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Last week, one of my “real life” friends invited me to participate in a Facebook challenge that was designed to raise money for a good cause.
For a hot minute, I was super annoyed. After all, I’m still reeling from the horrors of the Ice Bucket Challenge. With millions of people lacking access to safe water around the globe each year, it absolutely blew my mind to watch everyone I know waste gallons of water in the name of charity. Only in America, folks. #FacePalm
Regardless, this challenge was different. Nothing would go to waste and the cause is something I actually believe in. The details:
A family of 4 with a $1000 monthly income gets less than $11 per day for SNAP benefits (food stamps). A family of two with a monthly income of $500 gets about $6.50 per day.
Here’s the Challenge (and a learning experience for your family)
- Go to store and buy everything you will eat or drink for two days with $22 (family of four) or $13 (Family of two)
- Post picture of what you bought and donate $11 to Love INC of Greater Hancock County
OR you can donate $100 to LoveINC of Greater Hancock County
Is $22 Enough for Two Days of Food?
Let’s face it- $22 is not a ton of money for food. In a regular ol’ 30-day month, that amounts to around $330 for groceries for a family of four. But, is it enough for food for two days? Let’s see what I bought to find out:
- Thin Spaghetti: $1.00
- Spaghetti Sauce: $1.00
- Refried Beans: FREE with coupon
- Jiffy Corn Bread: $.40
- Tomatoes: $1.49
- Shredded Carrots: $1.99
- Lettuce: $.99
- Yogurts: $1.60
- Bananas: $1.29
- Mac-n-Cheese (2): $1.49 (used coupon)
- Bread: $.99
- Milk: $2.99
- Cheese: $1.99
- Eggs: $1.99
- Tuna (2): $1.34
Making Smart Grocery Purchases
I get the feeling that this exercise was designed to show people how little food stamps can buy, but it actually had the opposite effect on me. Sure, $22 is not a lot of money for food for two days, but it can go pretty far if you make the right decisions. And to be honest, the groceries above are pretty much what we eat on a regular basis.
A banana and yogurt for breakfast is pretty common in our house, as is a salad with refried beans for dinner. We eat grilled cheese all-the-freaking-time- usually with soup or a salad on the side. And scrambled eggs? My kids will eat eggs and toast for breakfast, lunch, or dinner.
As many of you know, we typically spend $500-$600 per month on groceries, but that’s only because I have a few splurges that wouldn’t work if I were on SNAP. Things like alcohol, pricey snacks, and specialty foods tend to make it into my cart- even when I have the best intentions.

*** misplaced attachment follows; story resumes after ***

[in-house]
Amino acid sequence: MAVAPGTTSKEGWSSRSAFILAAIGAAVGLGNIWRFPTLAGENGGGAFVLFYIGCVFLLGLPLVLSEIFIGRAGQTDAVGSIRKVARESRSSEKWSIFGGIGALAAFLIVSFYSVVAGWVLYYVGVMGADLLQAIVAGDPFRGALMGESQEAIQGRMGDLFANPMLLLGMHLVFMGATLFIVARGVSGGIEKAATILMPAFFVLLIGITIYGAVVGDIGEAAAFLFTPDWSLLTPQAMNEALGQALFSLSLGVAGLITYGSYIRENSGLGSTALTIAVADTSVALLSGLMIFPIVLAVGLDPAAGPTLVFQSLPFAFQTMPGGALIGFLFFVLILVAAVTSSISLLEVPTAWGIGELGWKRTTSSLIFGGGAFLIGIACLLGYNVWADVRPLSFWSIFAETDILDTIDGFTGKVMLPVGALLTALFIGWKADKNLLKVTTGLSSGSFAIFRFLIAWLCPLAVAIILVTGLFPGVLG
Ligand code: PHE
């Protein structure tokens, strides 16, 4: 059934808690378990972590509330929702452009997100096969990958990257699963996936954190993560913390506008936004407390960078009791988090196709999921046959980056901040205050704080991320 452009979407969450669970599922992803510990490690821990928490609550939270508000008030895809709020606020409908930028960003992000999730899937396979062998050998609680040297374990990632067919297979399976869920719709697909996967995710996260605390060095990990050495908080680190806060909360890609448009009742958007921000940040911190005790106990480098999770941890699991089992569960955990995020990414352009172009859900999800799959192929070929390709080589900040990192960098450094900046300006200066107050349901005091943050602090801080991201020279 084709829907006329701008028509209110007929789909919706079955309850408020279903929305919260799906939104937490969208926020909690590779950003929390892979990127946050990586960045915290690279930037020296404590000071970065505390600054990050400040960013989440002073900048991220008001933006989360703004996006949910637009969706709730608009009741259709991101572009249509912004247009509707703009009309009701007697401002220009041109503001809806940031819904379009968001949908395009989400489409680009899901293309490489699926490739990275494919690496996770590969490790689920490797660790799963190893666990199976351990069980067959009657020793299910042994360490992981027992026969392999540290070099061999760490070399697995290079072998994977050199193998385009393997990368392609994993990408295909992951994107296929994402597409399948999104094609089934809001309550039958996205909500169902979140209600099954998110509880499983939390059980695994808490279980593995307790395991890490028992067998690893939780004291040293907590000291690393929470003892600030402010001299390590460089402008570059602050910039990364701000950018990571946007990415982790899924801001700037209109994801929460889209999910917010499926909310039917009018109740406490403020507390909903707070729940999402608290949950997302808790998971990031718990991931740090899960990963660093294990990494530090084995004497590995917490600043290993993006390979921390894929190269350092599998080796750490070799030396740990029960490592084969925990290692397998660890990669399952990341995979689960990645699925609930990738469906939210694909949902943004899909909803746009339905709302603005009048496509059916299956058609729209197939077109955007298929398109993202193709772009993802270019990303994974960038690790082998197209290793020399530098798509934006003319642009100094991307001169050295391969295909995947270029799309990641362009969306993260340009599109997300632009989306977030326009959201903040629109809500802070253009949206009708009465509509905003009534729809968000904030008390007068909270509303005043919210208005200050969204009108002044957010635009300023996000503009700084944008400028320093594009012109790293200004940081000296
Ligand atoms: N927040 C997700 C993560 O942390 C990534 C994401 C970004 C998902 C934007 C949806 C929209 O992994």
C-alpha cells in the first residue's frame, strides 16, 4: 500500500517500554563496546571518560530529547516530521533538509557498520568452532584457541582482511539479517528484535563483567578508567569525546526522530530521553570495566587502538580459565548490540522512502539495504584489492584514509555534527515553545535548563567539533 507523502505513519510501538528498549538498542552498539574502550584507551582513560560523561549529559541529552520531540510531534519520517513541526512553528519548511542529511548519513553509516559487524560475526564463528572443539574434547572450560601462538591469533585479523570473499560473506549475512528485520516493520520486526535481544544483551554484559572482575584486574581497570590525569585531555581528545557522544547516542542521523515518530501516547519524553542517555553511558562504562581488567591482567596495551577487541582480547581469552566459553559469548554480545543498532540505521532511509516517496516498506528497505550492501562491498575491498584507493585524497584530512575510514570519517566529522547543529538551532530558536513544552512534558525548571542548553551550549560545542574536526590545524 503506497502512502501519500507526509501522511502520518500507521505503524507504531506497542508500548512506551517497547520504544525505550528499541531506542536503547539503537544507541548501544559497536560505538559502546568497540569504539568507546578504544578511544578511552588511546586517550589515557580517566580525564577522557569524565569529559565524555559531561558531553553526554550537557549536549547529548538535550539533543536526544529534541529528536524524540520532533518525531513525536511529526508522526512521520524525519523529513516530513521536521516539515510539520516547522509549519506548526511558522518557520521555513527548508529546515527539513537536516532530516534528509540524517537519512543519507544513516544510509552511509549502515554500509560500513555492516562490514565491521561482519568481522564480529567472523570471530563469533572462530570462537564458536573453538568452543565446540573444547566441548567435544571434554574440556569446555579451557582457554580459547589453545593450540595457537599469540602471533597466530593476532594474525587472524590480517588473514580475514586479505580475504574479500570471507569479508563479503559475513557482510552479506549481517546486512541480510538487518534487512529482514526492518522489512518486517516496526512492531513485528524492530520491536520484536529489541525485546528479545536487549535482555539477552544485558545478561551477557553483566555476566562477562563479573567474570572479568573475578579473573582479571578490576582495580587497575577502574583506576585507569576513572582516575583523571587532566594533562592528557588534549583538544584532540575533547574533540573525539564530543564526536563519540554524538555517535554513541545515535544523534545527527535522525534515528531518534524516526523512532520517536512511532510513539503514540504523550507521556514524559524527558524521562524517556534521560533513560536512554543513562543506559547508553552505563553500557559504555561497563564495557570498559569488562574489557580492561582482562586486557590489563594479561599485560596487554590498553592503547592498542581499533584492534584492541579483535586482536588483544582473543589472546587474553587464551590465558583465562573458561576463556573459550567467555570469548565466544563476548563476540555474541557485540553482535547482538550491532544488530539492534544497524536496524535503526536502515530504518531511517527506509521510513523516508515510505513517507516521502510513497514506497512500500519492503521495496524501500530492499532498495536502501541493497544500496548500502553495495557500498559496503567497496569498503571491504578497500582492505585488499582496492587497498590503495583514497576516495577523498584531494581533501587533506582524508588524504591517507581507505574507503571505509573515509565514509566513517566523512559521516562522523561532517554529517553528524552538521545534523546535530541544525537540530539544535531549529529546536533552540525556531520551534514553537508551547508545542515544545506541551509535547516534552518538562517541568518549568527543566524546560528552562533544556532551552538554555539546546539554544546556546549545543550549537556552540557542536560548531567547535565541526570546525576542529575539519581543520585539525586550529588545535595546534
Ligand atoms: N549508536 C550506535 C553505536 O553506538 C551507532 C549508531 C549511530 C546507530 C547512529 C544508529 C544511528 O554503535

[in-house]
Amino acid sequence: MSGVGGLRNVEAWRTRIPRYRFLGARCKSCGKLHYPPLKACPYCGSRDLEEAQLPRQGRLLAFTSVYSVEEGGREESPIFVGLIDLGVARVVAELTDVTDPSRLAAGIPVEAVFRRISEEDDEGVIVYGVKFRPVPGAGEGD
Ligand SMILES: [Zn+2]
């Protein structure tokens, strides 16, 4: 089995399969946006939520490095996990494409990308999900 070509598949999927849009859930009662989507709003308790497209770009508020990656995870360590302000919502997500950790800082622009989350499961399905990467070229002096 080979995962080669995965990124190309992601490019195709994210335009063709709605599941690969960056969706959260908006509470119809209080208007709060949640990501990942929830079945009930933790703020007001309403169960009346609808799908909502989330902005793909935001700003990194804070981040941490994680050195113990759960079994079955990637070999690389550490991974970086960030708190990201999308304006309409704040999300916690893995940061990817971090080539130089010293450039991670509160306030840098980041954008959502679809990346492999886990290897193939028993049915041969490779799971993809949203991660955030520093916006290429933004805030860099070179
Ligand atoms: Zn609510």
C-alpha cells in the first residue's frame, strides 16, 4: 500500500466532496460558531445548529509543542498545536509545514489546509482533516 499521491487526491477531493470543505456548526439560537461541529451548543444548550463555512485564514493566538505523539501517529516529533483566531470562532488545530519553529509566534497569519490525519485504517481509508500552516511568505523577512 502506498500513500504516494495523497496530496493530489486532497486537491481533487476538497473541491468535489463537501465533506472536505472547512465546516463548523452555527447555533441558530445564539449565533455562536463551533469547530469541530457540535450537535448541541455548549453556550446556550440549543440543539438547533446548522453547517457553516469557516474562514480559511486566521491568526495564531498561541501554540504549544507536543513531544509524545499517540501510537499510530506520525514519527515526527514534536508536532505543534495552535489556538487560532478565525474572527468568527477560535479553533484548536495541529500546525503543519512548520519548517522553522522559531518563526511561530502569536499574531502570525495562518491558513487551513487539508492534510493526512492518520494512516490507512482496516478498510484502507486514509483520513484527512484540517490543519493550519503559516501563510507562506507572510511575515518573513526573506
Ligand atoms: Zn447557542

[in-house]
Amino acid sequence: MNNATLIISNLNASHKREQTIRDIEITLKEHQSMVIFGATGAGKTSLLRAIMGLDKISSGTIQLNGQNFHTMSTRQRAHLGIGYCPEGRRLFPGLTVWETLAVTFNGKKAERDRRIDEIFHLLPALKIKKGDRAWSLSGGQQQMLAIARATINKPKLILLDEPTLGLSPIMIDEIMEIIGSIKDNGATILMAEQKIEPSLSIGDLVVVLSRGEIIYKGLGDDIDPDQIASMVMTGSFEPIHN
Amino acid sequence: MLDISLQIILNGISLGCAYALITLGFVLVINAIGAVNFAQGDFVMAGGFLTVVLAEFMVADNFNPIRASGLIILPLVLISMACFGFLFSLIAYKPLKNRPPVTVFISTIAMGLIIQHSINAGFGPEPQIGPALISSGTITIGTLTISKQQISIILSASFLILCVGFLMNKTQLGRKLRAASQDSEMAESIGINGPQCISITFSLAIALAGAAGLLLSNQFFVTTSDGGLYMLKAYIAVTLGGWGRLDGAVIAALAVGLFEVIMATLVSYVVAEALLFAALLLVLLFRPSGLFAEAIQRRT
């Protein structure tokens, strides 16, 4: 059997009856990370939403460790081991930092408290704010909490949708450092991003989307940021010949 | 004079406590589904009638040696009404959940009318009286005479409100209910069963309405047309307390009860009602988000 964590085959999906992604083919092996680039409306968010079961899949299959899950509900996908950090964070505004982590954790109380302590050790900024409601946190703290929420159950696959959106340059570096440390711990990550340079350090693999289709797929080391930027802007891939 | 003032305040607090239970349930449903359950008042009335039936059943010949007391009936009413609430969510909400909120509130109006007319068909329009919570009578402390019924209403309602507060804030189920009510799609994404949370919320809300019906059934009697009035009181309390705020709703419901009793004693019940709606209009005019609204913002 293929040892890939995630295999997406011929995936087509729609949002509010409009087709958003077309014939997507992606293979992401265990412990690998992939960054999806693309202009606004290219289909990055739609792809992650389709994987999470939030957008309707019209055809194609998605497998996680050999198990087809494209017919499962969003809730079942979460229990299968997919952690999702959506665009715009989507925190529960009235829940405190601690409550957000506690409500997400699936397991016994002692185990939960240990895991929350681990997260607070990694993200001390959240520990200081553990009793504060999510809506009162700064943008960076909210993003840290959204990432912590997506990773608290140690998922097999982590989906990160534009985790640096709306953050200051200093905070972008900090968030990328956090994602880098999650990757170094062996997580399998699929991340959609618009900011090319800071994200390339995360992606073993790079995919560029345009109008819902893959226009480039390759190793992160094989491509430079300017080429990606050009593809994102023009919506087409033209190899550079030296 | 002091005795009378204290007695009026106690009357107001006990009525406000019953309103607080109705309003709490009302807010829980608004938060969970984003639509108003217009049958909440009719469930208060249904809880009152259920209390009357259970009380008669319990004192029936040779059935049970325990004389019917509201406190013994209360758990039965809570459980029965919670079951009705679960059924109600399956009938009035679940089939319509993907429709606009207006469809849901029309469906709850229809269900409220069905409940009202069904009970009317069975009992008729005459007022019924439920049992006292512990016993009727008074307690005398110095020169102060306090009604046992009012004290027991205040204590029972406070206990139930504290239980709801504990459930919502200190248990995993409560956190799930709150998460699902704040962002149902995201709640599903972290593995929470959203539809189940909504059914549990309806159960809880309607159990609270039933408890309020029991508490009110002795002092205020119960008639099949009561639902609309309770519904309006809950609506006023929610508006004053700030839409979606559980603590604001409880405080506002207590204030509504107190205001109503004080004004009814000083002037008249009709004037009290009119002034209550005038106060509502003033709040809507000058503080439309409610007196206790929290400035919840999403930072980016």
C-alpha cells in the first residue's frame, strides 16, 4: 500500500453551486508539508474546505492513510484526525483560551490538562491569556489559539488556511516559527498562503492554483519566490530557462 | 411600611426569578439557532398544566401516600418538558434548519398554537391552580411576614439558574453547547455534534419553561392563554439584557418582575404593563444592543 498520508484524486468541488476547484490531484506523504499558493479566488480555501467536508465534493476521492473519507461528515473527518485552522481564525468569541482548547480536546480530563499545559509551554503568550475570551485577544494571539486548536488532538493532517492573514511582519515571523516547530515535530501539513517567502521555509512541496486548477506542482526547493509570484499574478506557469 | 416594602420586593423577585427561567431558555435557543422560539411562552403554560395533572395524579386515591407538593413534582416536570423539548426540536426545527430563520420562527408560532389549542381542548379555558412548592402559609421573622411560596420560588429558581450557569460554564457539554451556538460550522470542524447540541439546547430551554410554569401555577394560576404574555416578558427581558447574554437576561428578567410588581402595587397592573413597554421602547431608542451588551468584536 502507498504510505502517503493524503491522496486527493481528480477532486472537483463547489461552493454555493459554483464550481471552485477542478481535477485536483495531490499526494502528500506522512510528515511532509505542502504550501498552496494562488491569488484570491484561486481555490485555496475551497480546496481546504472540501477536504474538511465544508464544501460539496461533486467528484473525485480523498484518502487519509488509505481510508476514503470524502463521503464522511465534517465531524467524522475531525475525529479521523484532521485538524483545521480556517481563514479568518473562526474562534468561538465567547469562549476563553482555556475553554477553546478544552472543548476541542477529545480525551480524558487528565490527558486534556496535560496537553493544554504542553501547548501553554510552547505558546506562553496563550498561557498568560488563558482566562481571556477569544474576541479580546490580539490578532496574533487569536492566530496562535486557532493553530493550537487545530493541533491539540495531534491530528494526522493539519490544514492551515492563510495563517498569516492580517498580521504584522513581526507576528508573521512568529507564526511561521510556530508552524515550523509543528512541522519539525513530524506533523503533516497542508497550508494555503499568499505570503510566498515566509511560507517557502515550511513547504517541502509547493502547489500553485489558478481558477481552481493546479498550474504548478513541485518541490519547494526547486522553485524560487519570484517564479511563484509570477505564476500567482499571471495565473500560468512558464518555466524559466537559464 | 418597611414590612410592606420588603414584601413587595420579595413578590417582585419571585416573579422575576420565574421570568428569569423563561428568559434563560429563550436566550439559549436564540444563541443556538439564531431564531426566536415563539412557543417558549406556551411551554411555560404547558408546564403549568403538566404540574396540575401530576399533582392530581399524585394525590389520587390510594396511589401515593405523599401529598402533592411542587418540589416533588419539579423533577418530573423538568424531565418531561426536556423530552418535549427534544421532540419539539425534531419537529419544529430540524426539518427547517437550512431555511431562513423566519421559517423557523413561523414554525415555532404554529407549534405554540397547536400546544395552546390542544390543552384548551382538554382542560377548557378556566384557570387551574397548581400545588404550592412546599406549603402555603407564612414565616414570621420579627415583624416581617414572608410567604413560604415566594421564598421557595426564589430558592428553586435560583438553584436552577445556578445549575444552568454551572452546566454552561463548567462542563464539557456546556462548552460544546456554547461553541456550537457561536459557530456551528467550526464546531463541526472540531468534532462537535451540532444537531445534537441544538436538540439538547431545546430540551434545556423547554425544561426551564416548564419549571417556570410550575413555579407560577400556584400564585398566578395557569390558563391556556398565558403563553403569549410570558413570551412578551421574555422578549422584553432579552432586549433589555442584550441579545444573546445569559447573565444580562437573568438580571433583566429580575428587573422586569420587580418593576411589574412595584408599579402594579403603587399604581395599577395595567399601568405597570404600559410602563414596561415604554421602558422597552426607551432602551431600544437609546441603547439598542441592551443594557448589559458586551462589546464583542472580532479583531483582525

But, could I feed my family of four on SNAP benefits? You bet! Here’s how:
- I would only buy produce that is on sale- Grocery stores almost always have produce on sale, and I typically only buy what is in my budget and avoid the rest. So if avocadoes and tomatoes are on sale, we have guacamole. If raspberries are on sale, we have them for breakfast.
- I would stock up on staples- Rice and beans are inexpensive kitchen staples that can be used in a plethora or dishes, or eaten alone. If my grocery budget were severely limited, I would try to plan most meals around those items.
- I would create meal plans- One way we save on our grocery budget is creating meals that use ingredients we already have.
- I would make sure we eat leftovers- Throwing food away is akin to throwing money away. No bueno! If we were short on funds, I would turn all of our leftovers into meals.
- I would continue to be a vegetarian- Avoiding meat means plenty of money for fresh produce instead.
Is It Always This Easy?
Of course, it’s easy for me to get by on a SNAP food budget. I have a car and can drive myself to the store without using public transportation. I also live near several stores that offer beautiful, fresh produce and awesome prices to boot.
Unfortunately, that isn’t the case for everyone.
According to research from the Centers for Disease Control and Prevention, some of the poorest Americans around the country live in “food deserts.”
“Food deserts are areas that lack access to affordable fruits, vegetables, whole grains, lowfat milk, and other foods that make up the full range of a healthy diet.”
-Centers for Disease Control and Prevention
Food deserts are found all over the country- in both urban and rural areas. Even worse, people living in those areas don’t always have access to a grocery store within walking distance or reliable transportation that can take them there. Imagine having to take a two-hour bus ride to the grocery store just for the privilege of having fresh food for your family. With that in mind, it’s easy to see why some families end up eating convenience foods from the corner shop instead.
Could You Survive on SNAP Benefits?
It is possible to get by on a SNAP food budget? Of course it is- but only if you have access to transportation and stores that offer fresh produce at prices you can afford.
And for the record, I did go ahead and donate $100 to Love, Inc. anyway (Love In the Name of Christ). If you want to as well, you can do so here.
Do you think it would be easy or hard to survive on $11 in groceries each day? Could your family do it?